My new novel, The Secret of Everything, hits the shelves this week. At the heart of the book is a restaurant called The 100 Breakfasts Café (which I really wanted to be the title for a long stretch). One of my favorite review quotes so far is from PW, who said the book shows “a talent for persuasively portraying men, women and children and a definite reverence for cooking”.
“A definite reverence for cooking.” It thrilled me, because this business of food and fiction, stories risen from the table, is something I take pretty seriously.
This subject has been on my mind because not long ago, I heard a writer comment that recipes are de rigueur these days in women’s fiction. Her attitude was that one might as well include them—it’s what one does. The offhandedness, that slightly dismissive tone, the idea that food in fiction is a trend that will pass, pained me.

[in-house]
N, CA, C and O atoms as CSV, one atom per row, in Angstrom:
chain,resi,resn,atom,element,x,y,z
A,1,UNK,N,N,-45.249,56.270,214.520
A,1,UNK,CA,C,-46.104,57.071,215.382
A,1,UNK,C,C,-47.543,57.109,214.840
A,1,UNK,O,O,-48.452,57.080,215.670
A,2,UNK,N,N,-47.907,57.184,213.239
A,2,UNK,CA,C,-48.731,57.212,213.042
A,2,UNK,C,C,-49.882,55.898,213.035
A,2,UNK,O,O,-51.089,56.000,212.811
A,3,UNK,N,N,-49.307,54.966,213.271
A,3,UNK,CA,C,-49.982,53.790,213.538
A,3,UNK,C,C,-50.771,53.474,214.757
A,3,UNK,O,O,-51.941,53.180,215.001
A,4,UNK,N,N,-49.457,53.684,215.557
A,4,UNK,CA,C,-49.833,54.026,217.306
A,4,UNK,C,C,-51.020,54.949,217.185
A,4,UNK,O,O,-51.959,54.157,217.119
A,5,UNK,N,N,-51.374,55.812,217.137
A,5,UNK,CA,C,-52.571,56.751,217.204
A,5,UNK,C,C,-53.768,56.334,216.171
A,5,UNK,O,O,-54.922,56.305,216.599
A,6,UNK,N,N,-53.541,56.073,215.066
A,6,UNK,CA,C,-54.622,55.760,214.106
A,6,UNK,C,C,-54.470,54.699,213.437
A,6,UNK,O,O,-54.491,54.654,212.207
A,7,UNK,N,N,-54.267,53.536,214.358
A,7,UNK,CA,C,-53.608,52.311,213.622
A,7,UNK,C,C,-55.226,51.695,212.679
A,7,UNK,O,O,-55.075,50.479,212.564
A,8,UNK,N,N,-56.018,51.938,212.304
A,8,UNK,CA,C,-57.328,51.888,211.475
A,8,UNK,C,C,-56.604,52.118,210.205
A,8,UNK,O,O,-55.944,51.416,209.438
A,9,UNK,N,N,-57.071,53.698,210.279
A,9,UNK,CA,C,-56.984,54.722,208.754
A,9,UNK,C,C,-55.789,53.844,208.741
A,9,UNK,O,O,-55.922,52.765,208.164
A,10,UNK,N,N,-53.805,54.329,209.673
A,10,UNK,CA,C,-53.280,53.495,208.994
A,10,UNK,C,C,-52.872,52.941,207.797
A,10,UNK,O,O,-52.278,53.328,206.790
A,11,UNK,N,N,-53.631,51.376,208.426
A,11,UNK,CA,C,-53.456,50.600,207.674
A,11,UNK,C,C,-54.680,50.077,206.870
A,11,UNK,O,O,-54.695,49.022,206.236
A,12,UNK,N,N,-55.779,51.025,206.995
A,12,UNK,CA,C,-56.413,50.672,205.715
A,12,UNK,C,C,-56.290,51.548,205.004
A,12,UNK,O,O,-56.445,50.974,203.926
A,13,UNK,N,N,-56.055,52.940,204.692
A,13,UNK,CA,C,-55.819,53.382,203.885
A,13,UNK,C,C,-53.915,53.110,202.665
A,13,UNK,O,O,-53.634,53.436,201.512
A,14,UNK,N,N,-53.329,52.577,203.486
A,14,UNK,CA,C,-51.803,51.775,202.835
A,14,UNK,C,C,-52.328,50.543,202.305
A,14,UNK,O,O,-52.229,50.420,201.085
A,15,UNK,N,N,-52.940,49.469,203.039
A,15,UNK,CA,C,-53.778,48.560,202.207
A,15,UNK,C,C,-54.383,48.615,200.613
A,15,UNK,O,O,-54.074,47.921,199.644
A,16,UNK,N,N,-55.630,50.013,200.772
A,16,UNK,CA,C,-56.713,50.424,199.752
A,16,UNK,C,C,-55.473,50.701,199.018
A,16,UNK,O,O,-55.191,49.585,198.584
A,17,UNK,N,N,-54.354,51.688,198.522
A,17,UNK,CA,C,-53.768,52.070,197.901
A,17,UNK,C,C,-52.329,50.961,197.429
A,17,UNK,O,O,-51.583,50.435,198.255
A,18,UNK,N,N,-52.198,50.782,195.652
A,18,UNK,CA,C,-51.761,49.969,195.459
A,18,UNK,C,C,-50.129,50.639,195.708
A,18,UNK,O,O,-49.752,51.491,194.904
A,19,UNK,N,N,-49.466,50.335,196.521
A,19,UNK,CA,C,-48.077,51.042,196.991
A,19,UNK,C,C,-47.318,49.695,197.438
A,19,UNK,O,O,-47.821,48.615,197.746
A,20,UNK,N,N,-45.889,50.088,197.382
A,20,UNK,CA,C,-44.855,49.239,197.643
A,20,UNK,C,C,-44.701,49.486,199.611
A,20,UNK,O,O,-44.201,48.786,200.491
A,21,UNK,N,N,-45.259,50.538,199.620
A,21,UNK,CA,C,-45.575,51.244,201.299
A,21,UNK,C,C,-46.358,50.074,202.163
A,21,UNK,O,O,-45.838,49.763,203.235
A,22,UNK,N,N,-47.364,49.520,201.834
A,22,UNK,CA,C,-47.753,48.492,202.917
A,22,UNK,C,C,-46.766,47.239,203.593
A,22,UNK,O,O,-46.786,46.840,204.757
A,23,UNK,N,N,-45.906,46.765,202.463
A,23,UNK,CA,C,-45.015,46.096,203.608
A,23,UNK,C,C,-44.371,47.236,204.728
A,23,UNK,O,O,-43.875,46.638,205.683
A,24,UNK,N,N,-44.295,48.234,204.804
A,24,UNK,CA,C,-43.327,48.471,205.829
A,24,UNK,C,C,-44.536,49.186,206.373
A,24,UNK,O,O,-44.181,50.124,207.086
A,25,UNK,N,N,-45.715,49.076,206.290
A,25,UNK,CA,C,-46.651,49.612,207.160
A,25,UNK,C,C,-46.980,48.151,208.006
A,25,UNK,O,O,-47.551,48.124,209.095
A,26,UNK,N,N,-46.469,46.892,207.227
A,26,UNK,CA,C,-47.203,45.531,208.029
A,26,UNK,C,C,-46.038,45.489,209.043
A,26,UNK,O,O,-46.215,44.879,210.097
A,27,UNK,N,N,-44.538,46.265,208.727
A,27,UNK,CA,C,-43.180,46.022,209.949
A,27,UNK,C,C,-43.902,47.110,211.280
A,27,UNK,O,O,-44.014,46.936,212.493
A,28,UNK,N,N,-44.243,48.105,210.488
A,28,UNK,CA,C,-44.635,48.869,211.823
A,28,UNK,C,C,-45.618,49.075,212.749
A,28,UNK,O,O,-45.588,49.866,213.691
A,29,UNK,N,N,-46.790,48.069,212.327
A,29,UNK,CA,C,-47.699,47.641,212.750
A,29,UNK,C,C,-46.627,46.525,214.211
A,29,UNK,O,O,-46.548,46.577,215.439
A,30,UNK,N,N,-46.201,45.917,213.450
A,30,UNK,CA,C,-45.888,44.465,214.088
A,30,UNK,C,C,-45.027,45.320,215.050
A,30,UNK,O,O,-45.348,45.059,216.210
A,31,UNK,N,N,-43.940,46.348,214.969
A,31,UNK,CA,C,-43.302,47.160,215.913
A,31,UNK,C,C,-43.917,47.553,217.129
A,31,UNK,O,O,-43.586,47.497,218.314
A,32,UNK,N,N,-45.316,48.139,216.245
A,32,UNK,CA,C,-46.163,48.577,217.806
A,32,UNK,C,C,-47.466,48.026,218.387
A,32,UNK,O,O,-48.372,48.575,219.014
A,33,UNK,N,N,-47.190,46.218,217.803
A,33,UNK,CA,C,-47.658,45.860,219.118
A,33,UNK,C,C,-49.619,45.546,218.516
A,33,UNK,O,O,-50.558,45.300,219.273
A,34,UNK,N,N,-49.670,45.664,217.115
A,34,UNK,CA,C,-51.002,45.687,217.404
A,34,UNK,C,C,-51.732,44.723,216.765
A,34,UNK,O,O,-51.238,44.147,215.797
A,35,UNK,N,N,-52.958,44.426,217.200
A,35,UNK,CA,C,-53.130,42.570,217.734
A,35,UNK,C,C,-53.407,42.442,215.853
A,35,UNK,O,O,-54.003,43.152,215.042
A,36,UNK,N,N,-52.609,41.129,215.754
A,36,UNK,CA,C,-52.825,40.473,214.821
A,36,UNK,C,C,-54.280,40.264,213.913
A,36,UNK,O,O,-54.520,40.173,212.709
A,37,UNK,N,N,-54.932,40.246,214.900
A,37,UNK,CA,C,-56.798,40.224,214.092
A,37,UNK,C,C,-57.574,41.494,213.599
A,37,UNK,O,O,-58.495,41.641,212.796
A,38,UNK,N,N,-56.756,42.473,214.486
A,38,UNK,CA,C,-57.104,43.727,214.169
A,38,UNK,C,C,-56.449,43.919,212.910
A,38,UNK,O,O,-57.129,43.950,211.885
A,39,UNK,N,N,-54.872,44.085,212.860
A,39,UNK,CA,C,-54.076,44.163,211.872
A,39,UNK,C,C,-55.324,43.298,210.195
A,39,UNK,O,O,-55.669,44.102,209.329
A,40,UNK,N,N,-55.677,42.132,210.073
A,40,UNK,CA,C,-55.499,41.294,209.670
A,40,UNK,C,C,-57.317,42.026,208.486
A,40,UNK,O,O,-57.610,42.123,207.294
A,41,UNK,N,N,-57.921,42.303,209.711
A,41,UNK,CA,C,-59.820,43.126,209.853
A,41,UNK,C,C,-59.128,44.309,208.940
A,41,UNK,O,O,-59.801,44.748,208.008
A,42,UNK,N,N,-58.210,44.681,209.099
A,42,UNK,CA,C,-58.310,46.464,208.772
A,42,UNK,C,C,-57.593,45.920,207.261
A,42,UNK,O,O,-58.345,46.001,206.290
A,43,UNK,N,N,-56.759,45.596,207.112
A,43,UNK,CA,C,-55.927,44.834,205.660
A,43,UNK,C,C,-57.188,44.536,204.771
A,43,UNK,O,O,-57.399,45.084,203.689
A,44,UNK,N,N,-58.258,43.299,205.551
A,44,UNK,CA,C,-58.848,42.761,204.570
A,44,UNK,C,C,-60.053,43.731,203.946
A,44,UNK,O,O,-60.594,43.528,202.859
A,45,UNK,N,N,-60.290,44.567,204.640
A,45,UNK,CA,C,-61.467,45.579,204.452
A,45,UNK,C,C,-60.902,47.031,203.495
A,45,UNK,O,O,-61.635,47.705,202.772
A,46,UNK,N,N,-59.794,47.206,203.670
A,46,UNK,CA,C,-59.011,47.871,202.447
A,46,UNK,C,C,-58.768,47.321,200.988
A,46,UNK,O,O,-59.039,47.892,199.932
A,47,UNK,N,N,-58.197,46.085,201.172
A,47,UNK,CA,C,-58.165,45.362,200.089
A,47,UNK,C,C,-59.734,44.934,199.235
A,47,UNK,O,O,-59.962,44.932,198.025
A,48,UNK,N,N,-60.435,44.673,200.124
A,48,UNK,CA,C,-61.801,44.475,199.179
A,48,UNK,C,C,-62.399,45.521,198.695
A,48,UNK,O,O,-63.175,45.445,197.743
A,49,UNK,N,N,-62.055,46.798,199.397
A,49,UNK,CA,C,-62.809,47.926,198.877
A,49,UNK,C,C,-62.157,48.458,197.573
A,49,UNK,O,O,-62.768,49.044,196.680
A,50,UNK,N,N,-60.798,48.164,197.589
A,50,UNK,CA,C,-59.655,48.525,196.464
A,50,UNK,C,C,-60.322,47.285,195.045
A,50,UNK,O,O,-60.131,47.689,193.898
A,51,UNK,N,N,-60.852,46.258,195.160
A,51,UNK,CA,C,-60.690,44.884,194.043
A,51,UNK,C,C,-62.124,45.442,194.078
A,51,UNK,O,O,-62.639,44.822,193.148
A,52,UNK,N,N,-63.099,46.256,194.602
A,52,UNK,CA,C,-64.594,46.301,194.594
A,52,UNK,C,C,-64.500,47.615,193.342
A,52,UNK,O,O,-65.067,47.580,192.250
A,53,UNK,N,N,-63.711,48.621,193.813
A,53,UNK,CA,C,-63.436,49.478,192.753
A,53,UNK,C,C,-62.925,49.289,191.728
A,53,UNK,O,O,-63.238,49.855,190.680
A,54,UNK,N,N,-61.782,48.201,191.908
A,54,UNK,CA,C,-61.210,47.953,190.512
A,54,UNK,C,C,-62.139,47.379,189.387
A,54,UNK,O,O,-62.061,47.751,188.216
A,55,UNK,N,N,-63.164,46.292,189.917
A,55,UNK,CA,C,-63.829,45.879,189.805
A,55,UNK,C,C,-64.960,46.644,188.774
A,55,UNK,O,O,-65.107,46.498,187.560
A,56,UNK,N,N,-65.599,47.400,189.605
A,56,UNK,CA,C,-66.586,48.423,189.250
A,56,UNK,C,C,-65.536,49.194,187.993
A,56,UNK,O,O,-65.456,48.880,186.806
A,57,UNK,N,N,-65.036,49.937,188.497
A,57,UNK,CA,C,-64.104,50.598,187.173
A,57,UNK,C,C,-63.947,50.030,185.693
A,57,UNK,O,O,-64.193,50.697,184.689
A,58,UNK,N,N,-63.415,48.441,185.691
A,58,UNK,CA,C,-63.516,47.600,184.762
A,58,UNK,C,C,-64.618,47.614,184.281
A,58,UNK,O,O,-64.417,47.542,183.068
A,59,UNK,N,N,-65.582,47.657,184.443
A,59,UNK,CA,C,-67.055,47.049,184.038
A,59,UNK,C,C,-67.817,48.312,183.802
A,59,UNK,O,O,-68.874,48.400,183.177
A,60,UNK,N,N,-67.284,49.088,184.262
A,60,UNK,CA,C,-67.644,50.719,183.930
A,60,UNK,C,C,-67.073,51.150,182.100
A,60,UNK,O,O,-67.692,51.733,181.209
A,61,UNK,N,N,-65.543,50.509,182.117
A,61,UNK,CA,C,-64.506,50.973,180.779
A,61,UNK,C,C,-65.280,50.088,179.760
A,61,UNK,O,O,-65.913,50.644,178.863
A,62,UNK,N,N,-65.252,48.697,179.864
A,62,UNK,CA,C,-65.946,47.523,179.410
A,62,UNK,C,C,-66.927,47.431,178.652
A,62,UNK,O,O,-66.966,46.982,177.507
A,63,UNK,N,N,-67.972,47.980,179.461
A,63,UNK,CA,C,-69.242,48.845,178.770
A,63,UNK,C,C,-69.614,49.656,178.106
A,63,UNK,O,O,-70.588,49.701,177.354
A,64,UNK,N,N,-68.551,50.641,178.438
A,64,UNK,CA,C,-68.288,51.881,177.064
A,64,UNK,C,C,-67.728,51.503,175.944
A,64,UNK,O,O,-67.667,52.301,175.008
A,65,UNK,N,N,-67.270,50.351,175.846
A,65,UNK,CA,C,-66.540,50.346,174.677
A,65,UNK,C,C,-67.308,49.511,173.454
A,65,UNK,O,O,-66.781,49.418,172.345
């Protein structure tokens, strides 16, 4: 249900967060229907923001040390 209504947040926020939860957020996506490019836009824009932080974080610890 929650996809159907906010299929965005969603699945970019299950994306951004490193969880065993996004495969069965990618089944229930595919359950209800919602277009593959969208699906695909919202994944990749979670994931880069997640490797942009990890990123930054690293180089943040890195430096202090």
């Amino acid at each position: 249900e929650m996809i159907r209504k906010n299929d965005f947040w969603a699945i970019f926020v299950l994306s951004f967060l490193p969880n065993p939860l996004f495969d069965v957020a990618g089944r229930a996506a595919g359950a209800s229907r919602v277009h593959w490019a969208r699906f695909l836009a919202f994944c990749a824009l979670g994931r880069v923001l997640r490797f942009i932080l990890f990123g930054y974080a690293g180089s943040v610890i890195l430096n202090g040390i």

Perhaps I’m being overly sensitive. It’s true that food in fiction is a trend at the moment. Food in our culture is a trend. Over the past decade or so, Americans have awakened to the pleasures the plate, to the seduction of the vine, and have fallen in love with the idea—if not the actual act—of cooking. Chefs have become celebrities, and there is an entire television network devoted to food.
Naturally, commercial fiction follows the curve of cultural passions. [Read more…]